The Times-Union in Albany, New York, has a great series up on the $1.1 billion (present value) incentive package given to Global Foundries (formerly Advanced Micro Devices) in Malta, New York, near Albany. Coming so soon after the Commercial Appeal series on Electrolux's move to Memphis, I am hopeful that we will continue to see more in-depth analyses of large incentive deals around the country.
This facility received the largest-ever cash grant given by a state or local government to attract an investment, as I determined in my research for Investment Incentives and the Global Competition for Capital. In terms of total value, it was second only to Boeing's $1.98 billion package from state and local governments in Washington. But AMD/Global Foundries highlights a new trend in the evolution of U.S. subsidy patterns. Historically, the vast majority of incentive packages in this country were made up of tax breaks, and cash was a negligible part of the equation. By contrast, in Europe, cash grants have long been the main form of subsidies for new investment, although tax incentives have frequently been used as well. As I explained in Competing for Capital: Europe and North America in a Global Era, this supported the European Commission's goal of having subsidies given as transparently as possible.
AMD/Global Foundries is the largest cash grant given, but it is safe to see that we are seeing a trend toward growing use of cash grants by state governments. Nucor's deal with Louisiana last year foresees up to $160 million in cash grants to the company if it meets all its expansion and job targets. Reporters in several states have told me they are seeing more cash grants. A shift from tax break to cash grant means that the true size of the incentive is growing, since the present value of cash is obviously higher than that of an equivalent nominal tax break spread over a number of years. When states are dealing with huge budget deficits, the last thing we need is for incentive packages to keep growing larger.
Based on my research, the Times Union also points out that New York state is paying a lot more per job than other states for similar fabrication facilities. By my calculation, AMD/Global Foundries received $927,000 per job for its facility there. By contrast, Samsung in Texas received only $190,000 per job and Hemlock Semiconductor in Michigan got $248,000 per job in 2007 (all calculations at present value, not nominal value). Moreover, New York paid 35% of the cost of the project, whereas Texas only paid 4% of Samsung's costs, and Michigan paid 12% of Hemlock Semiconductor's costs.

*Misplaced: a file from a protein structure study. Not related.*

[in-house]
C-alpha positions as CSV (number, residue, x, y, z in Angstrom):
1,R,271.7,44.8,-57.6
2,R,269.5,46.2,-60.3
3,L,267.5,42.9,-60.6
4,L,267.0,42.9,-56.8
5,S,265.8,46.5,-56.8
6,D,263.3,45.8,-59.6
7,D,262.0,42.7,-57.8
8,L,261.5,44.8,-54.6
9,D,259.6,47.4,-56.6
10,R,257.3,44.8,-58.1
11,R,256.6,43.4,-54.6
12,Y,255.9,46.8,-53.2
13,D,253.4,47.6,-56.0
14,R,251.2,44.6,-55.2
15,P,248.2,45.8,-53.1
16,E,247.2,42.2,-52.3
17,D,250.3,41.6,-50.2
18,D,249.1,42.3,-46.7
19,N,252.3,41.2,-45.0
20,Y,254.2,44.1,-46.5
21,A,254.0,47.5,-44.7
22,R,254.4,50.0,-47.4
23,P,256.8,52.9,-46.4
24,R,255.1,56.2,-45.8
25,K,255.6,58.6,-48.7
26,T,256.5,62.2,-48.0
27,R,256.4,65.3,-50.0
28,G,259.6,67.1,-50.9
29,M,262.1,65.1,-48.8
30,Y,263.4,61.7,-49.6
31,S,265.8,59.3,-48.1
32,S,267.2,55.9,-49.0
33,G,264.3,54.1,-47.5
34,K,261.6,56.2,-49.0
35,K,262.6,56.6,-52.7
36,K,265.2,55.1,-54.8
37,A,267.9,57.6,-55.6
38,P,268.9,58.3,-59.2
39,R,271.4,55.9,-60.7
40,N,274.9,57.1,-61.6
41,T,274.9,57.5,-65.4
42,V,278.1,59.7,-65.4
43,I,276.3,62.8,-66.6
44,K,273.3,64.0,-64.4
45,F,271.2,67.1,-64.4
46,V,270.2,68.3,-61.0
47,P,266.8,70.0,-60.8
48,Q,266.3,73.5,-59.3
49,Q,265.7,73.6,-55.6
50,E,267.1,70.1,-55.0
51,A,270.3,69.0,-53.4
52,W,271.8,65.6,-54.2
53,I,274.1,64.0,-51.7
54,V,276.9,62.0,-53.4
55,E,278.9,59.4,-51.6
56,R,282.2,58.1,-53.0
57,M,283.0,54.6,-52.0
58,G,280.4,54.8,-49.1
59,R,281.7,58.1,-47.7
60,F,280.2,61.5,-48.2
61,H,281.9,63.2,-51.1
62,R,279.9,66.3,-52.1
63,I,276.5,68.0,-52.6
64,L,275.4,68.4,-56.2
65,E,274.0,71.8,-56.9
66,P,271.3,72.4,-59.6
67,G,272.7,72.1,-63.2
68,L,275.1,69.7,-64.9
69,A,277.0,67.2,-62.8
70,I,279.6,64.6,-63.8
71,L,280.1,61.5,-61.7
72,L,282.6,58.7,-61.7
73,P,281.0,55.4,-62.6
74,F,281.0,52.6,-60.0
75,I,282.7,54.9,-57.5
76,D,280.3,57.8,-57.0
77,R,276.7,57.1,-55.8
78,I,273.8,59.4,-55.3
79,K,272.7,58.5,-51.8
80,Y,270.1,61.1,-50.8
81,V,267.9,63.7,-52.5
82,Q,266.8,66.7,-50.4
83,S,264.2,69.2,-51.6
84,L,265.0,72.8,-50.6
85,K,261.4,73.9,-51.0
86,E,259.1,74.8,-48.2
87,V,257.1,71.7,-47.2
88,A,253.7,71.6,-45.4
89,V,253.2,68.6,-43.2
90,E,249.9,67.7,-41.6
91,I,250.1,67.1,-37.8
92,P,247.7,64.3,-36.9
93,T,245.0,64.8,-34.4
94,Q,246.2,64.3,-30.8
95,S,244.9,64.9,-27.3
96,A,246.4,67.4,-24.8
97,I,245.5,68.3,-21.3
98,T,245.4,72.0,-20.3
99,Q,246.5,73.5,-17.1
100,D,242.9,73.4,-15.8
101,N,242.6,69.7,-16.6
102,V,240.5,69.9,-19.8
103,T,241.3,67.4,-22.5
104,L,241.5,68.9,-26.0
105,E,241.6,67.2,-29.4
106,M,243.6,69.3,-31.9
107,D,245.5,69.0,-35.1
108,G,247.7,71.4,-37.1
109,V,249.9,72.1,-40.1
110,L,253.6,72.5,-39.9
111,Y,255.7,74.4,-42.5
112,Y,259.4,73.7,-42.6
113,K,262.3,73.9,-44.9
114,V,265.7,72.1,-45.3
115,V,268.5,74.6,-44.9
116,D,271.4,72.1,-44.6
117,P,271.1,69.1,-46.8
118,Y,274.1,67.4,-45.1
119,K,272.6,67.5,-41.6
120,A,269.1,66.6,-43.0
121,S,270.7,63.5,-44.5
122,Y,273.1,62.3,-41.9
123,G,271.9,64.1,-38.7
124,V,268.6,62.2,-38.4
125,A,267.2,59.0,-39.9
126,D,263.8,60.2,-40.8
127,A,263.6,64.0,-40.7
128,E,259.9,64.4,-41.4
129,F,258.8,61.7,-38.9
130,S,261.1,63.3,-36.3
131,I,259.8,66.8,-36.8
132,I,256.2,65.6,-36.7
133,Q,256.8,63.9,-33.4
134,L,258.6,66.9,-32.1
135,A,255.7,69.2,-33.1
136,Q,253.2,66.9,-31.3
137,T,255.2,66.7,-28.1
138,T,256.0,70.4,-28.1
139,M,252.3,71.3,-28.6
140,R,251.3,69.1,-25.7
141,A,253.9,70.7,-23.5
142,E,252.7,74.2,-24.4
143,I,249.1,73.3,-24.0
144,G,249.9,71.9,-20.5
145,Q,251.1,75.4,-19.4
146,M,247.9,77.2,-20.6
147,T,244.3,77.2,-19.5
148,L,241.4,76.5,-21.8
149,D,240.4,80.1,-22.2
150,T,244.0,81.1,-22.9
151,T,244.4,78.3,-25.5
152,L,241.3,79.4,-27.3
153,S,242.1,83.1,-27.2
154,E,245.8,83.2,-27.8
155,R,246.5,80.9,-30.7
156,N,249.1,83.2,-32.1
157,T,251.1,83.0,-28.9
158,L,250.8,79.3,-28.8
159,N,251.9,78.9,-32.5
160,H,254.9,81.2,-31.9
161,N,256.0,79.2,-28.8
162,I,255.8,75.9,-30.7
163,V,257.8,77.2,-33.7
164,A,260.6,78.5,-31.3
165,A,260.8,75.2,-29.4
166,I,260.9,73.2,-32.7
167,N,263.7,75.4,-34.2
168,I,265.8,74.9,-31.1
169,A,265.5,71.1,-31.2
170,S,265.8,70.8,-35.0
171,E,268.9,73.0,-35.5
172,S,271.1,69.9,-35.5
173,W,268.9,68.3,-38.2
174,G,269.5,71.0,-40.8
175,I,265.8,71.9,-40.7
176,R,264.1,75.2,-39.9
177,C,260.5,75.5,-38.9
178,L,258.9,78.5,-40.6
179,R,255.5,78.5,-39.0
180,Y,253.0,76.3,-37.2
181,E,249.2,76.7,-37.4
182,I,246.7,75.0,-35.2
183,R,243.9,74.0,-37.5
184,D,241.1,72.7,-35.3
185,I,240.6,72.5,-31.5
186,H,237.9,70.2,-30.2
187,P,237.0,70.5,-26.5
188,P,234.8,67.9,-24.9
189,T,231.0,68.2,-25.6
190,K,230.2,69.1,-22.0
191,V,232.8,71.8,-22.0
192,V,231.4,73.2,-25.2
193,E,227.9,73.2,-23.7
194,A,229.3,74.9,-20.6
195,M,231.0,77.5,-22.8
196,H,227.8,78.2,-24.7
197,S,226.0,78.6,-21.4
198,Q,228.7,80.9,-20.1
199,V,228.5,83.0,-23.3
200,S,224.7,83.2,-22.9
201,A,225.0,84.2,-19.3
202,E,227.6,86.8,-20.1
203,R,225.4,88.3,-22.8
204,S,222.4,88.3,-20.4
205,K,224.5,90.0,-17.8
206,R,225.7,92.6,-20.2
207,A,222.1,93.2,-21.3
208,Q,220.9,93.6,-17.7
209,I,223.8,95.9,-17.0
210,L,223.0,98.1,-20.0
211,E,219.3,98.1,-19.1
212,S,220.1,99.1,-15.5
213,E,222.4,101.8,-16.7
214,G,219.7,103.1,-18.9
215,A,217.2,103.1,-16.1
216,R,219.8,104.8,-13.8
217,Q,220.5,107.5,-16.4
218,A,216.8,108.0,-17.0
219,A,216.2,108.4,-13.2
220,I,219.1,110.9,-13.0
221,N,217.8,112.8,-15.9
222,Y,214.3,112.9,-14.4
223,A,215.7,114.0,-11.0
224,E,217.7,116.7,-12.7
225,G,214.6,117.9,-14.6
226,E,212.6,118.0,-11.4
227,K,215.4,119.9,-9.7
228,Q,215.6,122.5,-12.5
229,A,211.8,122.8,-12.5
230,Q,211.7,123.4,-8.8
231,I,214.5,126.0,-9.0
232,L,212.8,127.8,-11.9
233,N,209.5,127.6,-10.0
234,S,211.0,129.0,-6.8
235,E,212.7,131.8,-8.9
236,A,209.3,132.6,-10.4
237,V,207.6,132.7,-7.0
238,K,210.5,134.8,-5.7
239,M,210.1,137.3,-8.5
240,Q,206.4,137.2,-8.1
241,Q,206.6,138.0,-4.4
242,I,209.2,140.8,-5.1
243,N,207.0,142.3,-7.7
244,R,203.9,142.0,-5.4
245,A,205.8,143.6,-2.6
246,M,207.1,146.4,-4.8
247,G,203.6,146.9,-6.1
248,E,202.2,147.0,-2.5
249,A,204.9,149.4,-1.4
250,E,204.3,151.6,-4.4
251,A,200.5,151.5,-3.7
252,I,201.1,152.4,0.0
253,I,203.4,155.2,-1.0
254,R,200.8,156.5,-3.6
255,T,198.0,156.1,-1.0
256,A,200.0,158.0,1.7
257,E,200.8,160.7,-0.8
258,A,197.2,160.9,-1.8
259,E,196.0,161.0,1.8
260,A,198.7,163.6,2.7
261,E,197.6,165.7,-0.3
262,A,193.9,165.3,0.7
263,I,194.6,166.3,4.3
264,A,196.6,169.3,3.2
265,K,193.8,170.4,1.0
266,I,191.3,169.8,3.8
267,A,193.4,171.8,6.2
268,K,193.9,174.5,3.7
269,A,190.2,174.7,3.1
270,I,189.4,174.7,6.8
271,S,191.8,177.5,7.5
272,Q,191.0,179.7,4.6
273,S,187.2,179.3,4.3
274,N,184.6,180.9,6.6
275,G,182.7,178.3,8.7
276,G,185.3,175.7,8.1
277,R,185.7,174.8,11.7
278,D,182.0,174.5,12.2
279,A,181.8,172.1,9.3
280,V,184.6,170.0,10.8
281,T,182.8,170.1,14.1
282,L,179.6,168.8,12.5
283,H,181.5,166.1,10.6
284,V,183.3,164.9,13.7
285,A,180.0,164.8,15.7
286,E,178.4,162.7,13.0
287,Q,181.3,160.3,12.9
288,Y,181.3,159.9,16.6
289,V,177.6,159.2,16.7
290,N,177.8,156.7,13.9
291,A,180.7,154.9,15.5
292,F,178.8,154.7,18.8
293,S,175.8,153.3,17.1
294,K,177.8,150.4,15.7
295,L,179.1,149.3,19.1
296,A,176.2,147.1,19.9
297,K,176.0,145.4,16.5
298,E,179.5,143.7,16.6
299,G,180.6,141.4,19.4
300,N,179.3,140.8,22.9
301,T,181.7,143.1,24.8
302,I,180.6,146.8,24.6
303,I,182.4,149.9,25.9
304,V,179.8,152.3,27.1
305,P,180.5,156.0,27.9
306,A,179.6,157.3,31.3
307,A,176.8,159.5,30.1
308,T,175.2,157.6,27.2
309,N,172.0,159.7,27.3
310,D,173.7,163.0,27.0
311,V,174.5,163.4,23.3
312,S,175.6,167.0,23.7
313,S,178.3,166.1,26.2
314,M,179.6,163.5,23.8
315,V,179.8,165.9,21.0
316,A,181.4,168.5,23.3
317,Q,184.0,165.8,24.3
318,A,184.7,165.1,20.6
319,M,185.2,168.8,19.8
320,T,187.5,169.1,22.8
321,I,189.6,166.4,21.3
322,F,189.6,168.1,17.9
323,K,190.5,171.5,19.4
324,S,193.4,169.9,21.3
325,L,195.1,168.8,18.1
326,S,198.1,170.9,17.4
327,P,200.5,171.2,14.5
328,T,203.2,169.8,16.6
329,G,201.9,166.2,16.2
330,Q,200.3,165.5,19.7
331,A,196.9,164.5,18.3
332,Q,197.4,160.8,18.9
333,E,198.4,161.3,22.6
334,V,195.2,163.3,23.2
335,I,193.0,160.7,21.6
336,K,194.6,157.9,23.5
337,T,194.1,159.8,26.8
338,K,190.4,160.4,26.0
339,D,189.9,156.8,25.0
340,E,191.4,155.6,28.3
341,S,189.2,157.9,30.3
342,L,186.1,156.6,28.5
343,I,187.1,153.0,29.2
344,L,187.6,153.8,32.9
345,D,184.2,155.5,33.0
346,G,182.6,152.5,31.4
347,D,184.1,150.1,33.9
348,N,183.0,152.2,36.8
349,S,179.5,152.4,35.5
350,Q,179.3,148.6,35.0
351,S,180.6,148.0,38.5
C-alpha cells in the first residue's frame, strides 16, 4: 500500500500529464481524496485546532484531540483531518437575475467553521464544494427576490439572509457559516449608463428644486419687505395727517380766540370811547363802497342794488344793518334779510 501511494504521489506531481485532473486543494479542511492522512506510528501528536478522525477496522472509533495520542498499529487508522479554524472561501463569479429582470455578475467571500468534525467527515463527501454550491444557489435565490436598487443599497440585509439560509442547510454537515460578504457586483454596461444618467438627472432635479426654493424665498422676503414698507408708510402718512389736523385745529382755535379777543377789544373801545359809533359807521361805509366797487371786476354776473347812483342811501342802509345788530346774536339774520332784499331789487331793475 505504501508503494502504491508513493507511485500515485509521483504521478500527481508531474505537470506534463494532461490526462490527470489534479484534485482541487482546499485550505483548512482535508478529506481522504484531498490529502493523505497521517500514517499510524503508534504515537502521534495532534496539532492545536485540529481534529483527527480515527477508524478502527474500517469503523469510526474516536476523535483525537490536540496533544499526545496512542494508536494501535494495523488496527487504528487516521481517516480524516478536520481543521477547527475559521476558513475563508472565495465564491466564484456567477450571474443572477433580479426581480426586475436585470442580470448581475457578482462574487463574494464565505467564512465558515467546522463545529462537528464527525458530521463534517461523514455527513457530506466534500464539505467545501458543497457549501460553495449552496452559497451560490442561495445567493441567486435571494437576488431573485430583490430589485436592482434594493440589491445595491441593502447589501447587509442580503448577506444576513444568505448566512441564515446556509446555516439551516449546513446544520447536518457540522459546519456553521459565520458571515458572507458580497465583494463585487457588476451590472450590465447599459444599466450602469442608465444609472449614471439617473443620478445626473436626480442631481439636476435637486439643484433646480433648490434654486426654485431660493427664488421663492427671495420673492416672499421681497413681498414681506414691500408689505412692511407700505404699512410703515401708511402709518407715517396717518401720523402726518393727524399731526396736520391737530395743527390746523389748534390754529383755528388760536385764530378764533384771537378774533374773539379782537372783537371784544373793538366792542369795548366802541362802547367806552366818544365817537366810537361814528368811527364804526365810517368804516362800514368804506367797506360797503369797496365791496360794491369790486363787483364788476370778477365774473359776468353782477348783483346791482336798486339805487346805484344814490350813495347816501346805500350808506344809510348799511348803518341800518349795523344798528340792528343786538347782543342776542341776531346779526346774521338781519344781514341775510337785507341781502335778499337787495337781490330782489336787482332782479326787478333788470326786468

The case that New York is overpaying is strengthened when we compare what Germany has had to pay to get plants from the exact same company, AMD/Global Foundries. In 2004, the European Commission approved a subsidy worth 22.67% of the investment or $710,000 per job (at 1 euro=$1.35), significantly lower than New York but in the same order of magnitude. However, after rule changes that cut the maximum subsidy for large projects, the Commission only approved an 11.9% subsidy for AMD in 2009 and a 10.83% subsidy for Global Foundries earlier this year (no job data available in the decisions). You can search for all EU state aid cases here.
Again, kudos to the Times Union, and I hope more newspapers are willing to devote resources to documenting the large cost of subsidies such as these when state governments are suffering huge deficits.